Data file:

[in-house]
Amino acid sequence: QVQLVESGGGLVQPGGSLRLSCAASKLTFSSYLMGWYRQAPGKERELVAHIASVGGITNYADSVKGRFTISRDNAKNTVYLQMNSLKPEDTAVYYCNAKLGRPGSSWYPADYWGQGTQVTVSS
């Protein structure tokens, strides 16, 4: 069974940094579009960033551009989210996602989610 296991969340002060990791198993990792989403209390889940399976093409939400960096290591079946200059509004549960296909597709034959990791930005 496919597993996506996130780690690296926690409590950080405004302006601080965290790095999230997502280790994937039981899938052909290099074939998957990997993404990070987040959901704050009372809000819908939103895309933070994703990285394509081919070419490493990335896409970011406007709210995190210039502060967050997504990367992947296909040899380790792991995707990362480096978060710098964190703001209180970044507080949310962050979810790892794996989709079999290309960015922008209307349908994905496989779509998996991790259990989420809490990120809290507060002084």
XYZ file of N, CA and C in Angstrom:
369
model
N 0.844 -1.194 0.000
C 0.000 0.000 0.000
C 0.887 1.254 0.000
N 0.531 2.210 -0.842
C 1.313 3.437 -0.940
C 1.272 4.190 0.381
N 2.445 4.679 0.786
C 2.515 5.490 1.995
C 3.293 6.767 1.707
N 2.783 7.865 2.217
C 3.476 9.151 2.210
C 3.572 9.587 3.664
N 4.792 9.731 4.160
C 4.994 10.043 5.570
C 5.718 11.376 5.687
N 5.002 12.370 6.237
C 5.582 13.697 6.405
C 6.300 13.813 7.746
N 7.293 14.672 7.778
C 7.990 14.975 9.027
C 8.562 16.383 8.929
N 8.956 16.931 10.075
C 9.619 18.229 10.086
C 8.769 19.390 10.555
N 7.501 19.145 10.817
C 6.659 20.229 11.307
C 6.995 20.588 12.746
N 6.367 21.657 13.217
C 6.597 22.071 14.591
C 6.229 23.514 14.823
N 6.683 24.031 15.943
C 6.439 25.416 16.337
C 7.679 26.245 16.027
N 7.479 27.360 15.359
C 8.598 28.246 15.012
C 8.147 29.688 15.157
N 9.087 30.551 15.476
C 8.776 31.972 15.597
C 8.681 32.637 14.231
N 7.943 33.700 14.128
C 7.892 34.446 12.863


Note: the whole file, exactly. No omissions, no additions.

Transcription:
[in-house]
Amino acid sequence: QVQLVESGGGLVQPGGSLRLSCAASKLTFSSYLMGWYRQAPGKERELVAHIASVGGITNYADSVKGRFTISRDNAKNTVYLQMNSLKPEDTAVYYCNAKLGRPGSSWYPADYWGQGTQVTVSS
């Protein structure tokens, strides 16, 4: 069974940094579009960033551009989210996602989610 296991969340002060990791198993990792989403209390889940399976093409939400960096290591079946200059509004549960296909597709034959990791930005 496919597993996506996130780690690296926690409590950080405004302006601080965290790095999230997502280790994937039981899938052909290099074939998957990997993404990070987040959901704050009372809000819908939103895309933070994703990285394509081919070419490493990335896409970011406007709210995190210039502060967050997504990367992947296909040899380790792991995707990362480096978060710098964190703001209180970044507080949310962050979810790892794996989709079999290309960015922008209307349908994905496989779509998996991790259990989420809490990120809290507060002084």
XYZ file of N, CA and C in Angstrom:
369
model
N 0.844 -1.194 0.000
C 0.000 0.000 0.000
C 0.887 1.254 0.000
N 0.531 2.210 -0.842
C 1.313 3.437 -0.940
C 1.272 4.190 0.381
N 2.445 4.679 0.786
C 2.515 5.490 1.995
C 3.293 6.767 1.707
N 2.783 7.865 2.217
C 3.476 9.151 2.210
C 3.572 9.587 3.664
N 4.792 9.731 4.160
C 4.994 10.043 5.570
C 5.718 11.376 5.687
N 5.002 12.370 6.237
C 5.582 13.697 6.405
C 6.300 13.813 7.746
N 7.293 14.672 7.778
C 7.990 14.975 9.027
C 8.562 16.383 8.929
N 8.956 16.931 10.075
C 9.619 18.229 10.086
C 8.769 19.390 10.555
N 7.501 19.145 10.817
C 6.659 20.229 11.307
C 6.995 20.588 12.746
N 6.367 21.657 13.217
C 6.597 22.071 14.591
C 6.229 23.514 14.823
N 6.683 24.031 15.943
C 6.439 25.416 16.337
C 7.679 26.245 16.027
N 7.479 27.360 15.359
C 8.598 28.246 15.012
C 8.147 29.688 15.157
N 9.087 30.551 15.476
C 8.776 31.972 15.597
C 8.681 32.637 14.231
N 7.943 33.700 14.128
C 7.892 34.446 12.863